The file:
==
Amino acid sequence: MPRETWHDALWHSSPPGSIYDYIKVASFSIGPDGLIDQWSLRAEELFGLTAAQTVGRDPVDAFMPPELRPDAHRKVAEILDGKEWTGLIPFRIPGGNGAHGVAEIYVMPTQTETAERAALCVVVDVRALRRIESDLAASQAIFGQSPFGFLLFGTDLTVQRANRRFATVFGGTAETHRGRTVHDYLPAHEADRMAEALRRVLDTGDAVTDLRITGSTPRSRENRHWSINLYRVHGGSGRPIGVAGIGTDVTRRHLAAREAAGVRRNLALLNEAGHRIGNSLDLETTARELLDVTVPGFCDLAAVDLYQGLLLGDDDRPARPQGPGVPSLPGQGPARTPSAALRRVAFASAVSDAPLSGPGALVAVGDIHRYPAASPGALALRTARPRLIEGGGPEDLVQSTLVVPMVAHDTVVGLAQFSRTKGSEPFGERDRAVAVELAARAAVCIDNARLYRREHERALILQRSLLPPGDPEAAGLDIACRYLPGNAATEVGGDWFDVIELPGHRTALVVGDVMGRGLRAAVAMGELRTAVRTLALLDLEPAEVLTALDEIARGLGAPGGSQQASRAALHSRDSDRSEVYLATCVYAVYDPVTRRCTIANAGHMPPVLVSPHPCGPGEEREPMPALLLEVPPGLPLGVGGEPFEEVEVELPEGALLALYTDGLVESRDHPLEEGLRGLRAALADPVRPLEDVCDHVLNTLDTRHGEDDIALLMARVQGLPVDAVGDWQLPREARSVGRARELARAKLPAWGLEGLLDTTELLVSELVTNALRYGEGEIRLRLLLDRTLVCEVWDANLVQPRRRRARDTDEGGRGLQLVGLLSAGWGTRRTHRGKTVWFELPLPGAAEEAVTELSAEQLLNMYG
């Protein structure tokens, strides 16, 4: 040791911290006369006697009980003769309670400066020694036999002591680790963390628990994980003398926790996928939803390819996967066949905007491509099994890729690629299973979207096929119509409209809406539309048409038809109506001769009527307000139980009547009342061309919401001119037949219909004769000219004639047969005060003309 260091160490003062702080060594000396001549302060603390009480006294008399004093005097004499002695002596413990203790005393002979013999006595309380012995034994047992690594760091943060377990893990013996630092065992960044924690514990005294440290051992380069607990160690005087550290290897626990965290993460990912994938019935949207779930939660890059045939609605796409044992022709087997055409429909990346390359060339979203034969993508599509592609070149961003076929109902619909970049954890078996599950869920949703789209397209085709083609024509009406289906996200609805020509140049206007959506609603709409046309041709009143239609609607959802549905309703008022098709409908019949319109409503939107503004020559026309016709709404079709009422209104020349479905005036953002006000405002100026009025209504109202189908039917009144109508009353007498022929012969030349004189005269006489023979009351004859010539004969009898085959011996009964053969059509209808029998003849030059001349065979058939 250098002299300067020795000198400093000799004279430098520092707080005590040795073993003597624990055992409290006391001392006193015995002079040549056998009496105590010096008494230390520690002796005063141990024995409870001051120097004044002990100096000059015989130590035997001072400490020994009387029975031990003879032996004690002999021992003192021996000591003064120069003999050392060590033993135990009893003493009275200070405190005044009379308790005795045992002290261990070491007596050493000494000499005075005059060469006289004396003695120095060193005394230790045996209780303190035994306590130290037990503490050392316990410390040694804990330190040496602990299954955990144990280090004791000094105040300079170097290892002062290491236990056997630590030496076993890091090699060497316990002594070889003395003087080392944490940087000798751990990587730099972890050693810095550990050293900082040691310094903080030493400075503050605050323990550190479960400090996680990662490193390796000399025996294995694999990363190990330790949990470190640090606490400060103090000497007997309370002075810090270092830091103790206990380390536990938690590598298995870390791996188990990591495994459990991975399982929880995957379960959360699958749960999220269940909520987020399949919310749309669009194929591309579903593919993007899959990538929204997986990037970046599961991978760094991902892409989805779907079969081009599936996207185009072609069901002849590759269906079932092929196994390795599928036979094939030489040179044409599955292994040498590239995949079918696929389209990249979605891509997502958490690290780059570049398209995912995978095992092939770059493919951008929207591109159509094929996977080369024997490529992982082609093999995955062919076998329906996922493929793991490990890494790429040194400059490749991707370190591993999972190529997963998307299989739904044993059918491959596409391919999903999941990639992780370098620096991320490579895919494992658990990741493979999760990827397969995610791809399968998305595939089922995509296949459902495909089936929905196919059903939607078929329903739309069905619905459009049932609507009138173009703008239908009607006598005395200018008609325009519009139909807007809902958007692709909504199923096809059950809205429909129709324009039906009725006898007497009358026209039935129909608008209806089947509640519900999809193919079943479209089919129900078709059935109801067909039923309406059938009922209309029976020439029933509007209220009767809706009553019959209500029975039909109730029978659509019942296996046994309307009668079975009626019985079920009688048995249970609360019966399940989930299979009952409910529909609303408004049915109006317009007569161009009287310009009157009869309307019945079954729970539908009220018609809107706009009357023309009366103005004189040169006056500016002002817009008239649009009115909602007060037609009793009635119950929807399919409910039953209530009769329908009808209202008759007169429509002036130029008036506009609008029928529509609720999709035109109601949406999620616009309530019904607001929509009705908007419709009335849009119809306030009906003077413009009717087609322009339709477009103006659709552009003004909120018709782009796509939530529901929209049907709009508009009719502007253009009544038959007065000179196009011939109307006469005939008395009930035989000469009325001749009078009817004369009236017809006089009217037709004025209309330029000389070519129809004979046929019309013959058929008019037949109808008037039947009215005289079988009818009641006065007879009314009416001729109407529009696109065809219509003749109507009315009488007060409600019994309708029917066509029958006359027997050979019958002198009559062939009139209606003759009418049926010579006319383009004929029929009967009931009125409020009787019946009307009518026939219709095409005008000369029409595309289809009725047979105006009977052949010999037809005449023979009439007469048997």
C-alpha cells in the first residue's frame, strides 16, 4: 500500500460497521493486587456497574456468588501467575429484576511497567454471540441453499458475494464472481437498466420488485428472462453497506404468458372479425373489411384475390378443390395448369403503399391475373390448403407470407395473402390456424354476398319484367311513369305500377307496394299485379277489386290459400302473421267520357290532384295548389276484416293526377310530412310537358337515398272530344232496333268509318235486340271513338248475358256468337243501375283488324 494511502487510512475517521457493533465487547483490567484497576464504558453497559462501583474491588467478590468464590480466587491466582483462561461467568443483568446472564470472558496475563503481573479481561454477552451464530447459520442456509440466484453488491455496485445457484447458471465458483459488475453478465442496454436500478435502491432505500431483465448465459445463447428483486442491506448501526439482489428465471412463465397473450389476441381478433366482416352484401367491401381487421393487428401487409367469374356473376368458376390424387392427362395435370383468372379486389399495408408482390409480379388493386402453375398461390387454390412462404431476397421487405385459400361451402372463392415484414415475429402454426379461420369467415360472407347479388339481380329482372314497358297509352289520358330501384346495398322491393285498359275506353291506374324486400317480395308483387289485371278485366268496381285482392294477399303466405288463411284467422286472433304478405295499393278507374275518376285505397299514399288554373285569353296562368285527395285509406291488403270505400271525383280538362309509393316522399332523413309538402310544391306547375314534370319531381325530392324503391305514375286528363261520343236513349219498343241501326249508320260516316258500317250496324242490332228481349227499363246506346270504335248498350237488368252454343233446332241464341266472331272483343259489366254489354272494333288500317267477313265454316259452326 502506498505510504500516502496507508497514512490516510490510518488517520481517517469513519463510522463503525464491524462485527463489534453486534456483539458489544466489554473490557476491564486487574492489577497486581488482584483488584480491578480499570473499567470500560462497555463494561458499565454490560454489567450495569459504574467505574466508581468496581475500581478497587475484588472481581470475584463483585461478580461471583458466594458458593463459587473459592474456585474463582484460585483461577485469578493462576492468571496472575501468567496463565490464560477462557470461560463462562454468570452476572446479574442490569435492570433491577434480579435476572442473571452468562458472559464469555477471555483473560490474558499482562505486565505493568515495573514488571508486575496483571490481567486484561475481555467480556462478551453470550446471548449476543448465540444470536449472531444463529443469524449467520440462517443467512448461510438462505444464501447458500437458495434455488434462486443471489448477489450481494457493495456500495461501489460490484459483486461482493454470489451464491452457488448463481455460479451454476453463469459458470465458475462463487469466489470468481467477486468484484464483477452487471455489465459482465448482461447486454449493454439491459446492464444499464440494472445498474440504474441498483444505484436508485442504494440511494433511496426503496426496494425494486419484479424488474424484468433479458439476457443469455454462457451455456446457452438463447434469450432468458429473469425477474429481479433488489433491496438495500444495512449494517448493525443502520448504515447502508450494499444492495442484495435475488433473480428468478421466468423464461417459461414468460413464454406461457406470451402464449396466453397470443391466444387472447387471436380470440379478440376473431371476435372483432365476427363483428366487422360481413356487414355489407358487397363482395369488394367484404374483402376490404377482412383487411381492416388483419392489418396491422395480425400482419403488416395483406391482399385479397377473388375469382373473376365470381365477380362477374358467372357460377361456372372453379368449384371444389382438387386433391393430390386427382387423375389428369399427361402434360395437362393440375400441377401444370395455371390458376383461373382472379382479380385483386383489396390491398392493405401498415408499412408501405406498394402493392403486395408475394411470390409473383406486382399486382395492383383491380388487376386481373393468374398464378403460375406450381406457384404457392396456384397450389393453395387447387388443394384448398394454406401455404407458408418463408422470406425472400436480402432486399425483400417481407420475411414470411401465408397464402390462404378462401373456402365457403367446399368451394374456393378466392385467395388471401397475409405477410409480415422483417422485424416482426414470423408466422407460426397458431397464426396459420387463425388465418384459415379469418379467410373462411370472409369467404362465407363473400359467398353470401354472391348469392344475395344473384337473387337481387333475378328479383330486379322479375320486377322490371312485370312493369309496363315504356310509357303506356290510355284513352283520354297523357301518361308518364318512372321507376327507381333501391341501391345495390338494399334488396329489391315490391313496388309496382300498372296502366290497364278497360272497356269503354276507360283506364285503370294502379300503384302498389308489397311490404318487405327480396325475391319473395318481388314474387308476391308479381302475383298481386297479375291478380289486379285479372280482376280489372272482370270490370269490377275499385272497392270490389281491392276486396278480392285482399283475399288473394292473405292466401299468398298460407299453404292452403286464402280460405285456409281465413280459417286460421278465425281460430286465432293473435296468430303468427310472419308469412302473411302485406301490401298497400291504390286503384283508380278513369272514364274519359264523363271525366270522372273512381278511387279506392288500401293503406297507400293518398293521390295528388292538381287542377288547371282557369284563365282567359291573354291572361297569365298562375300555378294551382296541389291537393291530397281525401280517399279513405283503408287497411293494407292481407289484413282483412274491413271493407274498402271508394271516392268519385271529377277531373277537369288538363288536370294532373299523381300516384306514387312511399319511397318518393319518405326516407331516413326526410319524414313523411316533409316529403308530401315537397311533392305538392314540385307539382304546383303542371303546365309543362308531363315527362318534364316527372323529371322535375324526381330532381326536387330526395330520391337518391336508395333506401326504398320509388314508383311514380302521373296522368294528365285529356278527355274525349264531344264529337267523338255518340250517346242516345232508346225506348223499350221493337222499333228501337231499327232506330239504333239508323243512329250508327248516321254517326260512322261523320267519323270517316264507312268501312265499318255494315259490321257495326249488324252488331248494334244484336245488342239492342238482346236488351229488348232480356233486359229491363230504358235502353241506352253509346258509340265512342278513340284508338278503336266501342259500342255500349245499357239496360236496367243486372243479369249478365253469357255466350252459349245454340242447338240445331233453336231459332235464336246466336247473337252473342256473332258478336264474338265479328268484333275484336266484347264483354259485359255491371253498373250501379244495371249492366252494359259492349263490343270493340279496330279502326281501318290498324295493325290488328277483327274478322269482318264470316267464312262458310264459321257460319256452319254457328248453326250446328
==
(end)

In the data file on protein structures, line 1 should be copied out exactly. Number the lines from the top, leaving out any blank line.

Amino acid sequence: MPRETWHDALWHSSPPGSIYDYIKVASFSIGPDGLIDQWSLRAEELFGLTAAQTVGRDPVDAFMPPELRPDAHRKVAEILDGKEWTGLIPFRIPGGNGAHGVAEIYVMPTQTETAERAALCVVVDVRALRRIESDLAASQAIFGQSPFGFLLFGTDLTVQRANRRFATVFGGTAETHRGRTVHDYLPAHEADRMAEALRRVLDTGDAVTDLRITGSTPRSRENRHWSINLYRVHGGSGRPIGVAGIGTDVTRRHLAAREAAGVRRNLALLNEAGHRIGNSLDLETTARELLDVTVPGFCDLAAVDLYQGLLLGDDDRPARPQGPGVPSLPGQGPARTPSAALRRVAFASAVSDAPLSGPGALVAVGDIHRYPAASPGALALRTARPRLIEGGGPEDLVQSTLVVPMVAHDTVVGLAQFSRTKGSEPFGERDRAVAVELAARAAVCIDNARLYRREHERALILQRSLLPPGDPEAAGLDIACRYLPGNAATEVGGDWFDVIELPGHRTALVVGDVMGRGLRAAVAMGELRTAVRTLALLDLEPAEVLTALDEIARGLGAPGGSQQASRAALHSRDSDRSEVYLATCVYAVYDPVTRRCTIANAGHMPPVLVSPHPCGPGEEREPMPALLLEVPPGLPLGVGGEPFEEVEVELPEGALLALYTDGLVESRDHPLEEGLRGLRAALADPVRPLEDVCDHVLNTLDTRHGEDDIALLMARVQGLPVDAVGDWQLPREARSVGRARELARAKLPAWGLEGLLDTTELLVSELVTNALRYGEGEIRLRLLLDRTLVCEVWDANLVQPRRRRARDTDEGGRGLQLVGLLSAGWGTRRTHRGKTVWFELPLPGAAEEAVTELSAEQLLNMYG